Electrical components like televisions, computers, and stereo systems are subject to accelerated obsolescence because manufacturers are constantly releasing new, improved technology at lower prices. For this reason, purchase price alone is generally insufficient to establish the value of such property in theft cases. See C.G.H. v. State, 968 So.2d 94, 95 (Fla. 2d DCA 2007) (purchase price of camera a year earlier, without more, not sufficient to establish value of $300 or more); D.H. v. State, 864 So.2d 588, 589 (Fla. 2d DCA 2004) (state failed to establish value of $300 or more of DVD player, computers, Sony PlayStation2, cameras and other items where victim testified to purchase price of some items; court rejected argument that “sheer number and type” of items established value over $300); Taylor v. State, 425 So.2d 1191, 1193-94 (Fla. 1st DCA 1983) (evidence that CB radio worth $249 when it was purchased eight months before theft insufficient to establish value of $100 at time of theft). For example, in Doane v. State, 847 So.2d 1015, 1017 (Fla. 5th DCA 2003), a grand theft charge involved “two computer monitors, two central processing units, two keyboards, a scanner, a printer, and a 35 mm Nikon camera․” The victim testified that he paid $1,588 for one of the computers, $320 for the scanner, and that his property manager paid several thousand dollars for the other computer. Id. at 1017. The opinion does not specify the date of the theft. The fifth district held that this evidence “was insufficient to prove that the property was worth over $300 at the time of the theft.” Id. at 1017-18. The court reasoned:
The State failed to adduce any other direct testimony of the market value of the stolen property. The State also failed to present any testimony as to the manner in which the items had been used, its general condition and quality, or its depreciation percentage. Furthermore, as computer equipment can become obsolete very quickly, the value of the stolen equipment was not “so obvious as to defy contradiction.”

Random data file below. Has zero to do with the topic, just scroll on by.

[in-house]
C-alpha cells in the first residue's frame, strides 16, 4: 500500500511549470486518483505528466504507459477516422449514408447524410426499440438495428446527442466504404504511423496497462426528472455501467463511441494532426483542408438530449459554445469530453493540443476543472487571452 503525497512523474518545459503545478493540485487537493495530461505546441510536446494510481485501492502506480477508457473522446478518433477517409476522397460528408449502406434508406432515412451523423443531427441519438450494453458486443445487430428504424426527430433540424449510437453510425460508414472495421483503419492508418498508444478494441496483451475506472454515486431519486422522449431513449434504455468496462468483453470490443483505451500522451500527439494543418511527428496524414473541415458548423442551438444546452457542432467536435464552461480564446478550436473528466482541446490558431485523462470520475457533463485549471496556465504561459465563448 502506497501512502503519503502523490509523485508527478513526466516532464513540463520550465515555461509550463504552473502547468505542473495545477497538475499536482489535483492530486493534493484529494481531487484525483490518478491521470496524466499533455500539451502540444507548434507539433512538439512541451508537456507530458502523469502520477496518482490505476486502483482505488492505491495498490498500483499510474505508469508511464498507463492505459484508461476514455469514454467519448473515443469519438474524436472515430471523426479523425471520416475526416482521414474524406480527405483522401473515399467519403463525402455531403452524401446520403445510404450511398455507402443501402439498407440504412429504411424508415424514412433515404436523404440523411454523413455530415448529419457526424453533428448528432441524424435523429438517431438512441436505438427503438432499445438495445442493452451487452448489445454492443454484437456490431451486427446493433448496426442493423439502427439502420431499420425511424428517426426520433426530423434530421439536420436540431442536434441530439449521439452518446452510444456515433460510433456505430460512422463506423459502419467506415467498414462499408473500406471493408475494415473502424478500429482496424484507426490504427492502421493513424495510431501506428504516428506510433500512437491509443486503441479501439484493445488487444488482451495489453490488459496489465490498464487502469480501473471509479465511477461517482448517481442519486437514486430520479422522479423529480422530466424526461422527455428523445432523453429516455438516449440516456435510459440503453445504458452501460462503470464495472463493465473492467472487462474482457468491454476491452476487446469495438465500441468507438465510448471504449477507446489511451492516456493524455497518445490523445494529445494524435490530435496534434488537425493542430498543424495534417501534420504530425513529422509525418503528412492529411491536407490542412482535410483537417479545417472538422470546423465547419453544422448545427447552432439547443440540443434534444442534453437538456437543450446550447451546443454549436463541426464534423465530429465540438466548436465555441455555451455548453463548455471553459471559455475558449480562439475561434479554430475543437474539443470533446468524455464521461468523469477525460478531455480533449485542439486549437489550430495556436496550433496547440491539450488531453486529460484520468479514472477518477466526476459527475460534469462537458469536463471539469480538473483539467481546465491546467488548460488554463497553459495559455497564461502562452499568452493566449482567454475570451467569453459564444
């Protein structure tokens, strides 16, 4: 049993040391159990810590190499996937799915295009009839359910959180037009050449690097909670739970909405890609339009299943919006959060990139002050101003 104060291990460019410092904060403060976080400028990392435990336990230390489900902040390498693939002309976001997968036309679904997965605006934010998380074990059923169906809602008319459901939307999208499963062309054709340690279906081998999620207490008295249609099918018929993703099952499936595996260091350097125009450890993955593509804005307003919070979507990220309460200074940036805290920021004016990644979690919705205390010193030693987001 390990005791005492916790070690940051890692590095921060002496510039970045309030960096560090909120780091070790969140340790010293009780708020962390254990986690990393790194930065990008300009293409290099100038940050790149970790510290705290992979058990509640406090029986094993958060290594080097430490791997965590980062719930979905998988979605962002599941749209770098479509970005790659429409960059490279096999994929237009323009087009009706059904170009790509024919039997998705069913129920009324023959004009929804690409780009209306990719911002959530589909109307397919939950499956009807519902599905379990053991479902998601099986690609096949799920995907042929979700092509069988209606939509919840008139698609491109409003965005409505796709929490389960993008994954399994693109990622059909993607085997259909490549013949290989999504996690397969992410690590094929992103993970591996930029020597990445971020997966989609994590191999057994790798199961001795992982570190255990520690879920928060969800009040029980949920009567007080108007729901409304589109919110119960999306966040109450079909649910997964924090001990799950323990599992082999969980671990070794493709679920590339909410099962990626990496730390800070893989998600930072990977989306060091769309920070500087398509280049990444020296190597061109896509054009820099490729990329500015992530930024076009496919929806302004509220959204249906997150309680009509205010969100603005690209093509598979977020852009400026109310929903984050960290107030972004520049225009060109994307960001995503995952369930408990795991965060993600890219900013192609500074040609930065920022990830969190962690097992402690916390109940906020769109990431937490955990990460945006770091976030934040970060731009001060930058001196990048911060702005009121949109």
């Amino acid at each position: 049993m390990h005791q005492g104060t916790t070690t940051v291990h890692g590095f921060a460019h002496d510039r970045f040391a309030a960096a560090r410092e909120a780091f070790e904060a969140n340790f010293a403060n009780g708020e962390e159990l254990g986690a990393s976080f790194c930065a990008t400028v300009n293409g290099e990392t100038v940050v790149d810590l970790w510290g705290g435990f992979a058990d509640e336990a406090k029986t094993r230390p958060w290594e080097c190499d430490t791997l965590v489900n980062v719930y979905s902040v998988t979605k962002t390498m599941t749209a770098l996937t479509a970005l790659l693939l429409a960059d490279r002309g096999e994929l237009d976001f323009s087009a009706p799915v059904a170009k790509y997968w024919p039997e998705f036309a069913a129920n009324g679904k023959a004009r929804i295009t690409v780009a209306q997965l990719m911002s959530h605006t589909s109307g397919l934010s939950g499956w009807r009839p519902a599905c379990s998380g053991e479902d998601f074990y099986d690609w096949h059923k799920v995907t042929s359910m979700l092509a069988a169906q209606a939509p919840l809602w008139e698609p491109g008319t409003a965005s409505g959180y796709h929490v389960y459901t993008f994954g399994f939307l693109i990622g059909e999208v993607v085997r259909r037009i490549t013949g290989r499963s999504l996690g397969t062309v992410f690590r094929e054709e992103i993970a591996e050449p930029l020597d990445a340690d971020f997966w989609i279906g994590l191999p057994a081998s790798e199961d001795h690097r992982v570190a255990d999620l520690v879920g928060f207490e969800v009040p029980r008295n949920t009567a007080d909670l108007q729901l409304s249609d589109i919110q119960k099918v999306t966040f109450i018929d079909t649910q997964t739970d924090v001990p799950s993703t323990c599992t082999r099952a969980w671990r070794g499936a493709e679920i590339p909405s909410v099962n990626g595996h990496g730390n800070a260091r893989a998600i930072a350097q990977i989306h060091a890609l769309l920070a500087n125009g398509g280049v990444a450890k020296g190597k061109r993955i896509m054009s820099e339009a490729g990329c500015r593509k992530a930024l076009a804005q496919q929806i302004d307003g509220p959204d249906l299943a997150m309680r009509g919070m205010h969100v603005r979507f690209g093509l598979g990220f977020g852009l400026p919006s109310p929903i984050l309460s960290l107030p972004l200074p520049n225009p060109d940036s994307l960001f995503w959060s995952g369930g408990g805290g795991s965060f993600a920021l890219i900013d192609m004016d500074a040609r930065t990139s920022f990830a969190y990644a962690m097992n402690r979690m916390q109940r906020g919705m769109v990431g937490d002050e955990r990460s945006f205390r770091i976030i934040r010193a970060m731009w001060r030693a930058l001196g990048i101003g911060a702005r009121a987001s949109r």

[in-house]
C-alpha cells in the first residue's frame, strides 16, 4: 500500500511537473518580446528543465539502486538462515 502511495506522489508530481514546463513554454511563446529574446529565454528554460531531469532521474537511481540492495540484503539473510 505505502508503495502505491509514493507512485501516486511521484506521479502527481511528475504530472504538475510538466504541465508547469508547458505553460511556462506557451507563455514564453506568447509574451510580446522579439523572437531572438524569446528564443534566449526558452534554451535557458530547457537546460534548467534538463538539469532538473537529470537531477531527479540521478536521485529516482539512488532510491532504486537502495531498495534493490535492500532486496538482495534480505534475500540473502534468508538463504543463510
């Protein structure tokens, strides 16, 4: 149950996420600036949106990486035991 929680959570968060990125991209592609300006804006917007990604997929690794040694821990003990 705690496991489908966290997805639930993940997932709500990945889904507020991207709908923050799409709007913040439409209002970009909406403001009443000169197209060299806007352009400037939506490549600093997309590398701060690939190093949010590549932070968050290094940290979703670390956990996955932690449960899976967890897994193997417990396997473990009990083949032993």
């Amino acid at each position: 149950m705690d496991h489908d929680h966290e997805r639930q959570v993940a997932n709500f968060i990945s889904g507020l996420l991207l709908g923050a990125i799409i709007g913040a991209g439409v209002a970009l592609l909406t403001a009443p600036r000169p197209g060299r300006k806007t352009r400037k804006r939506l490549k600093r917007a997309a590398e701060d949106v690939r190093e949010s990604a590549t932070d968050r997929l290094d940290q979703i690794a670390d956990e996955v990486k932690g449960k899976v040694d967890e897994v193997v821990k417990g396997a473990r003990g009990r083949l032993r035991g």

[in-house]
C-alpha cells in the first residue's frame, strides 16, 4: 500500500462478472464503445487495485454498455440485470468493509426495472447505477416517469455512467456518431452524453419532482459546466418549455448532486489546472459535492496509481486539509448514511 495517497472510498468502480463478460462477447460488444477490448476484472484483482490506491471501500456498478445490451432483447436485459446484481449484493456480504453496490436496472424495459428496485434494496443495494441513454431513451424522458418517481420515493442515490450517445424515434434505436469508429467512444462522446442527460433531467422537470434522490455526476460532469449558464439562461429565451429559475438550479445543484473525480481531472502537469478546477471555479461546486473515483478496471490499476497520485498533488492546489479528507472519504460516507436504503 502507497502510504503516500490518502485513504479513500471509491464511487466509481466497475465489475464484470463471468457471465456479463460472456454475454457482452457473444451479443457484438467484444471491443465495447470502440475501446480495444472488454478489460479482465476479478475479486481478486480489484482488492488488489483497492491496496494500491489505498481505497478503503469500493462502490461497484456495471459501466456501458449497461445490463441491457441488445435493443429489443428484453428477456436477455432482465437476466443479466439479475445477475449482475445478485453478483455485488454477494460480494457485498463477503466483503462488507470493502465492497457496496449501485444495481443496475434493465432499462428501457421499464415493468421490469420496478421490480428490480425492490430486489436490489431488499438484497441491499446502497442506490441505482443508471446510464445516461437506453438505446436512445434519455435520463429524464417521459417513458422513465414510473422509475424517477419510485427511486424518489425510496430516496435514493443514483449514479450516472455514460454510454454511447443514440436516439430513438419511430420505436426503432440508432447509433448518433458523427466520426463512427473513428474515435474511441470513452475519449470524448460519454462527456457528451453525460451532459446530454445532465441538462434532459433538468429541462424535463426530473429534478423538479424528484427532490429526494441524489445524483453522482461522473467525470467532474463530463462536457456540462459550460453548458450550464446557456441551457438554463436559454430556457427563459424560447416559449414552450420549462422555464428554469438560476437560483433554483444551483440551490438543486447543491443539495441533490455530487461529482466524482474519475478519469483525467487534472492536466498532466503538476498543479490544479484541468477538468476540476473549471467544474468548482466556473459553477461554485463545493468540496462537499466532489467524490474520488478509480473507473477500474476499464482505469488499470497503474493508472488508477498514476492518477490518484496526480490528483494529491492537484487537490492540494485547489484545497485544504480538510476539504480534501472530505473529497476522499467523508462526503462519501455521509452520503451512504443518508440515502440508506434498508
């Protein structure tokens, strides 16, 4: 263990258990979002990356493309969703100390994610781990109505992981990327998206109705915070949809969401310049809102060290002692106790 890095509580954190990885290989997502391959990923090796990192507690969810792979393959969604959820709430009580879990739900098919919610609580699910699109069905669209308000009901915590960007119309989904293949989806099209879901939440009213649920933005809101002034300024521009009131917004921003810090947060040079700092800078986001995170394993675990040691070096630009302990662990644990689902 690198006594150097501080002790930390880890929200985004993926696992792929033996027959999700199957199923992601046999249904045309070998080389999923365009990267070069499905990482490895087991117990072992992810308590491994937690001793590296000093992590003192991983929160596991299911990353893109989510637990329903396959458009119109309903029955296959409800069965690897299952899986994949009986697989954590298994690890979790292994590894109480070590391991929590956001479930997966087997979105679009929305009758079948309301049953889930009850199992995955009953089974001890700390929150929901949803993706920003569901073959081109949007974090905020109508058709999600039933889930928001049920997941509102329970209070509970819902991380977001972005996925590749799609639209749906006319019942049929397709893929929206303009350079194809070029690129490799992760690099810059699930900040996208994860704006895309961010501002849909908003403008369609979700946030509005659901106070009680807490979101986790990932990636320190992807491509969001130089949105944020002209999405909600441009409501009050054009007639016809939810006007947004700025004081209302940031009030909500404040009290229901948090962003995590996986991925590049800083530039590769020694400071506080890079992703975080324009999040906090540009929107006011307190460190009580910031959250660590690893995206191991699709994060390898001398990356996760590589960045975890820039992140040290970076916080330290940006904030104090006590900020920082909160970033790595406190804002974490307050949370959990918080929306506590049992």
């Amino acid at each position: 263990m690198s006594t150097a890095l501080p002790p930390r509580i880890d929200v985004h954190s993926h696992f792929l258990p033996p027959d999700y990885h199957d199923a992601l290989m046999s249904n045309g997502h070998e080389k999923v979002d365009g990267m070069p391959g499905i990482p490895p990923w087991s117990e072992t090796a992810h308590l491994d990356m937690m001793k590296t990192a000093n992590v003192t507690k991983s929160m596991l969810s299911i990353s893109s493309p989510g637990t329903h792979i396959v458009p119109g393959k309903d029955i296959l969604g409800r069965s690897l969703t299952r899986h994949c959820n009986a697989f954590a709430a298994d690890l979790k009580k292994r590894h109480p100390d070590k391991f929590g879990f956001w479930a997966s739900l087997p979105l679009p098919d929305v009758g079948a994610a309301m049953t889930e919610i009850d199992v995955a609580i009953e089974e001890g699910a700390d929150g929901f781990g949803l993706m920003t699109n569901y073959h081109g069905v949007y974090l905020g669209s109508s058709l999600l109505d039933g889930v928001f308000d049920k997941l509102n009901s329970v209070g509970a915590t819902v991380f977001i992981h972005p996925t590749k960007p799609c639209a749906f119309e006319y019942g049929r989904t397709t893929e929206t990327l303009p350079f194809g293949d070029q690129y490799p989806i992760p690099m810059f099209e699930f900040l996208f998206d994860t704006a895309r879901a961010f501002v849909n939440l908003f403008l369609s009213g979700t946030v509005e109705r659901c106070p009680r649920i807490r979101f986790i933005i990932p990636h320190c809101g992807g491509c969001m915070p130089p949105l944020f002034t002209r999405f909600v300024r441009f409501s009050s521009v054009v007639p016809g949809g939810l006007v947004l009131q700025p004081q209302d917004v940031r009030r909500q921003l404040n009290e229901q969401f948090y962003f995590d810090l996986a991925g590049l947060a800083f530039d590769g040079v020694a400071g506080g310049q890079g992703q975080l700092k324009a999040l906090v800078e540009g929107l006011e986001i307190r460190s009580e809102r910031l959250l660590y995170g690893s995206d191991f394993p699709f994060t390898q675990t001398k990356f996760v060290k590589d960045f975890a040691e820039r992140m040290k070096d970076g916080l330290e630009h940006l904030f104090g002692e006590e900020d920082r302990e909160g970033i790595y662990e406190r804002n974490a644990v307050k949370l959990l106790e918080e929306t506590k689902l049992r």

Id. at 1018 (footnote and citation omitted).
On the other hand, “purchase price and ‘other circumstances' can be sufficient evidence of market value in the appropriate case.” Pickles v. State, 313 So.2d 715, 717 (Fla.1975). Thus, in K.W. v. State, 983 So.2d 713, 716 (Fla. 2d DCA 2008), evidence that the cell phone was purchased for $450 only three months before the theft and that at the time of the theft, it was in “brand new,” working condition, was sufficient to establish value.
Smith v. State, 955 So.2d 1227, 1228 (Fla. 5th DCA 2007), tips the scale for reversal. There the issue was whether the state failed to prove that the value of a stolen computer was $300 or more. The victim testified that the computer was a Dell laptop, less than a year old, which “ ‘might have been about six months old at the time’ of the theft.” Id. at 1228. The victim paid “around $1,200” for the computer, which was working when it was returned to him after the theft. The fifth district rejected the state's argument that the jury could take the $1,200 purchase price and apply its common sense to determine a value in excess of $300 after only six months of use. Id. at 1229. The court held that there was “no competent evidence ․ to prove” the computer's value at the time of the theft. Id.
In this case, there is even less evidence of value than in Smith, because the television was never returned. As in Doane, there was no evidence about the general condition of the television when stolen or the manner in which it was used. This is not a case where because of the nature of the stolen property, “reasonable persons could not doubt that its value exceeded the statutory threshold.” Kitt v. State, 834 So.2d 390, 392 (Fla. 2d DCA 2003) (Casanueva, J., concurring); see Jackson v. State, 413 So.2d 112 (Fla. 2d DCA 1982) (holding that jury could properly conclude that a 37-foot 1980 Hunter sailboat less than one year old had a value greater than $100).
Because the state failed to establish the value of the property in this case, we vacate the conviction and sentence for grand theft and remand to the circuit court for the entry of a judgment and sentence for petit theft. We affirm the conviction for burglary.
Affirmed in part, reversed in part and remanded.
STEVENSON and TAYLOR, JJ., concur.